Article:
Originally Posted by Woundingchaney
Everything you have listed is virtually no work from an infrastructure standpoint and if it is then Valve is very far behind the times. I would imagine they are running scripts for everything and I seriously doubt its costing them much at all to host titles on an individual level. Literally everything should be pre-scripted and spinning up the infrastructure to host new titles shouldnt be difficult, particularly given how long Steam has been available. Everything from the sales interface, the forum, the advertising, the store site, etc should be scripted.Its also important to note that Valve may provide dev tools (steamworks) for things like mutiplayer, but its up to the developers to implement them (I would also imagine Valve charges for support/troubleshooting on this as well). If Valve is providing dedicated servers for multiplayer to publishers I can guarantee there is a charge for that as well. Cloud saves shouldnt be much more than a text file either. Literally all of the Steam aspects that are standardized are up to the developers to implement in the game or make compatible.
It doesn't matter if it's "scripted". Maintaining a massive global infrastructure is a lot of work. Making everything play nicely together and work seamlessly is a ton of work. It costs a lot of money to pay the developers to develop and maintain those "simple scripts". Nothing about maintaining a massive system like Steam is simple, easy or cheap.
Look at all the services Steam provides developers:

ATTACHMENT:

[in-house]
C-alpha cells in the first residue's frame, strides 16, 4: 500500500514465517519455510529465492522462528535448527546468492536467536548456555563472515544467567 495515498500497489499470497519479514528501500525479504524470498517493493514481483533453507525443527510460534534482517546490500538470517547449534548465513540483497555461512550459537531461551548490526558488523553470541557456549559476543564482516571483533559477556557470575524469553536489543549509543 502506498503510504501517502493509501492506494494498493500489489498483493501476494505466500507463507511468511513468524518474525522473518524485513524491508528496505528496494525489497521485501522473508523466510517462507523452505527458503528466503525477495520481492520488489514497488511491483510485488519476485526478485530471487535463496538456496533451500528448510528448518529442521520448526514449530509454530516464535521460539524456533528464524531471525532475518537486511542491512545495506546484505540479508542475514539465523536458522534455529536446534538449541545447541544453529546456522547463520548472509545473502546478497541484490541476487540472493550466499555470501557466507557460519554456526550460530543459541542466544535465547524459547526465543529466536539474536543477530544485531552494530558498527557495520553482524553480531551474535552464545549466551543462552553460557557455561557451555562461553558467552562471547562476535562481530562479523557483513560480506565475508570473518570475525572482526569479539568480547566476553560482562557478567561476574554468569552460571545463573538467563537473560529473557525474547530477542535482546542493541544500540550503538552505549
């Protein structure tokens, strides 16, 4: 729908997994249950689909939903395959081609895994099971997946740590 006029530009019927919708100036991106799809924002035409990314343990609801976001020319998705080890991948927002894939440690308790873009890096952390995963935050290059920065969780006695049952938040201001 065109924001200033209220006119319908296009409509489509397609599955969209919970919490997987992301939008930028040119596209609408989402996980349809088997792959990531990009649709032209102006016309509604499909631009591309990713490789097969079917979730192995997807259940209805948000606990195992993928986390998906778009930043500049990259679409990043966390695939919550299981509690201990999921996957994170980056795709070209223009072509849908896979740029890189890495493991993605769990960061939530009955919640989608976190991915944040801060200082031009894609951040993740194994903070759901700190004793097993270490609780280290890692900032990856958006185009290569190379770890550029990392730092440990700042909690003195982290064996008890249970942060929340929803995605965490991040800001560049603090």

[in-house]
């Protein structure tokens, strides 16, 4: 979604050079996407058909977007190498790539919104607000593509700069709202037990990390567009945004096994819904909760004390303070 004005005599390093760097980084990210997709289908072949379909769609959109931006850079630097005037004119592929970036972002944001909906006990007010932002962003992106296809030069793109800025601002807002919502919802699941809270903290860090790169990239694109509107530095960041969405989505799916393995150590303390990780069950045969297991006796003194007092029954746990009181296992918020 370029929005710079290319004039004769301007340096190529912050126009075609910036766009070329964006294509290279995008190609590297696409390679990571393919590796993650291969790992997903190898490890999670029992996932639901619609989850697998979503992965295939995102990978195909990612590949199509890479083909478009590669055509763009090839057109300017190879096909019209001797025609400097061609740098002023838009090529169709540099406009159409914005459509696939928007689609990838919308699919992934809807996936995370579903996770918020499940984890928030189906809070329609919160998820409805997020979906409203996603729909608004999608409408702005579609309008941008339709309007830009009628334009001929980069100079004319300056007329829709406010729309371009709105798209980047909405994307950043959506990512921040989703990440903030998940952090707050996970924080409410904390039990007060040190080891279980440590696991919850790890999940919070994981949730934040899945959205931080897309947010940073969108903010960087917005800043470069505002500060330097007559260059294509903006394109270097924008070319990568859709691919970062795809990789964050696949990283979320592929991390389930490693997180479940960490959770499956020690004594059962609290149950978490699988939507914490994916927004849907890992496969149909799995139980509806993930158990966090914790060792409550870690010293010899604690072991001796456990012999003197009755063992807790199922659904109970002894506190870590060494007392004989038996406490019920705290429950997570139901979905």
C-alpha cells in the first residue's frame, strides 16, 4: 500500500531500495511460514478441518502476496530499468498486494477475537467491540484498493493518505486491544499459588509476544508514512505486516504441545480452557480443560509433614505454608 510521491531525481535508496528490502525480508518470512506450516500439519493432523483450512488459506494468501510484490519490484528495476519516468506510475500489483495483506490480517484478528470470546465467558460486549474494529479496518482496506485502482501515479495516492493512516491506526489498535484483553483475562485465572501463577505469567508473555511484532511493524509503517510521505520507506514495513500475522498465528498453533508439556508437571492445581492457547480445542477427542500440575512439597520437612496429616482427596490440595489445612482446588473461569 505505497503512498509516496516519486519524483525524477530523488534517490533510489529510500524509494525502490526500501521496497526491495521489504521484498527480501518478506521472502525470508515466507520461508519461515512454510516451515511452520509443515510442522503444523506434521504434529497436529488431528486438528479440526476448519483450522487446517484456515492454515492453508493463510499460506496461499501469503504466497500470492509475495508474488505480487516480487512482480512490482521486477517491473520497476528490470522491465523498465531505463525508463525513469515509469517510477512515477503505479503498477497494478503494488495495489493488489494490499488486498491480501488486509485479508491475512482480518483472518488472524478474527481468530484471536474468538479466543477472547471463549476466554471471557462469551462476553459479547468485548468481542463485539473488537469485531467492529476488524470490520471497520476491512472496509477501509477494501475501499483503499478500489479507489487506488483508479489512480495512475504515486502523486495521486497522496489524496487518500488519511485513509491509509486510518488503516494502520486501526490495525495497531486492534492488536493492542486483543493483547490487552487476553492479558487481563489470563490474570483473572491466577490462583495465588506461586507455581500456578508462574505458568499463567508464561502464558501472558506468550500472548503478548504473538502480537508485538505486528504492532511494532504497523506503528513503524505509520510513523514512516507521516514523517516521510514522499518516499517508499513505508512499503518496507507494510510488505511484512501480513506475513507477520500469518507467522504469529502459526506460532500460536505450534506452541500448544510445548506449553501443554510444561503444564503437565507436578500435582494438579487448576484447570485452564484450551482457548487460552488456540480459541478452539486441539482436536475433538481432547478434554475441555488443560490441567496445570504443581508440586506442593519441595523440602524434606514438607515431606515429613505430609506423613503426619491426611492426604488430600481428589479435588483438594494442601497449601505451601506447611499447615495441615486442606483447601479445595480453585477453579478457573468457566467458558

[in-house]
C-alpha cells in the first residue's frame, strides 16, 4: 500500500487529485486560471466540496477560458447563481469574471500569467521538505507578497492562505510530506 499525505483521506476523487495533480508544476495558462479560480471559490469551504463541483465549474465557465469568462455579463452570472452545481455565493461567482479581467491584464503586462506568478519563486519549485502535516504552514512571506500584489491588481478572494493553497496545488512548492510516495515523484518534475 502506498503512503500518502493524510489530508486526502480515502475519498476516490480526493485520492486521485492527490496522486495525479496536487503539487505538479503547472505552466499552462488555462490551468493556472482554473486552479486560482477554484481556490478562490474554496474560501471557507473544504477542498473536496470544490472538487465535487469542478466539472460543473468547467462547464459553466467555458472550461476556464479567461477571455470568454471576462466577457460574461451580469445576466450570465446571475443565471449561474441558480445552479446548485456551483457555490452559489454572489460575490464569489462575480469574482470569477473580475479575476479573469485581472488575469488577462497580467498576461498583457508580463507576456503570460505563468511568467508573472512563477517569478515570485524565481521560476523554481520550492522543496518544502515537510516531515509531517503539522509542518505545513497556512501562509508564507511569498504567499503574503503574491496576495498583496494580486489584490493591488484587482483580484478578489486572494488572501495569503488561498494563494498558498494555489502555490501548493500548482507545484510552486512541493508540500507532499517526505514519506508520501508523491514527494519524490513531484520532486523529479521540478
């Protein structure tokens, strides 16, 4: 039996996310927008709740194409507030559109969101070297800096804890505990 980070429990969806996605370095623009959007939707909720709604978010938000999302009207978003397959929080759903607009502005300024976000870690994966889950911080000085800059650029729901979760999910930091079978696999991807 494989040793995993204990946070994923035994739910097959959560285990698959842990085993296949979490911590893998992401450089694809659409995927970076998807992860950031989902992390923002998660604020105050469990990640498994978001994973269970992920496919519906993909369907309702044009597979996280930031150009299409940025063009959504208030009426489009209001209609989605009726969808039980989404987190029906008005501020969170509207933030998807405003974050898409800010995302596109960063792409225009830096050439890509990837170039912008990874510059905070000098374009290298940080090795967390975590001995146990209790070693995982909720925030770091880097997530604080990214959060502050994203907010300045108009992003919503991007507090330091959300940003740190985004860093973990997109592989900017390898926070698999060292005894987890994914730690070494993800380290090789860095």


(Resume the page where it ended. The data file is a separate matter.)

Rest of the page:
Automatic Localization Support (the correct language of a game is downloaded to the correct region)
Automatic Region-Based Pricing
Global Digital Distribution
Ability to Gift Games
Screenshot/video clip sharing
and probably a ton of other features I'm forgetting or don't even know about. All of those would be a massive undertaking for a studio to implement on their own. Valve handles all of that.
Even the legacy physical retail channel was not considerably more expensive then the 30% that Valve used to charge. Generally in physical distribution for a 60 usd game, 15 went to the retailer, 4 went to distribution and manufacturing, then some fee for return/unsold games (PC games dont have to pay royalties to manufacturers like Sony or MS). Really 30% of a given sale is a bit cheaper than a traditional physical distribution model, but that doesnt mean that Valve wasnt turning a major profit on a per game basis.
You are way off on your numbers. With traditional disc based games, the publisher kept around 60% of the wholesale cost of the game (as in what the store pays for it). This means the developer (not the publisher or the store) would only net between 20-30% of the total retail price of the game. Steam letting developers keep 70% of the total retail cost was a HUGE change.
additionally publishers didnt take 70-80% of titles they were under 50% on average.
Maybe if it was an in-house developer owned by the publisher, or a mega developer like Dice or Infinity Ward. Not for smaller guys.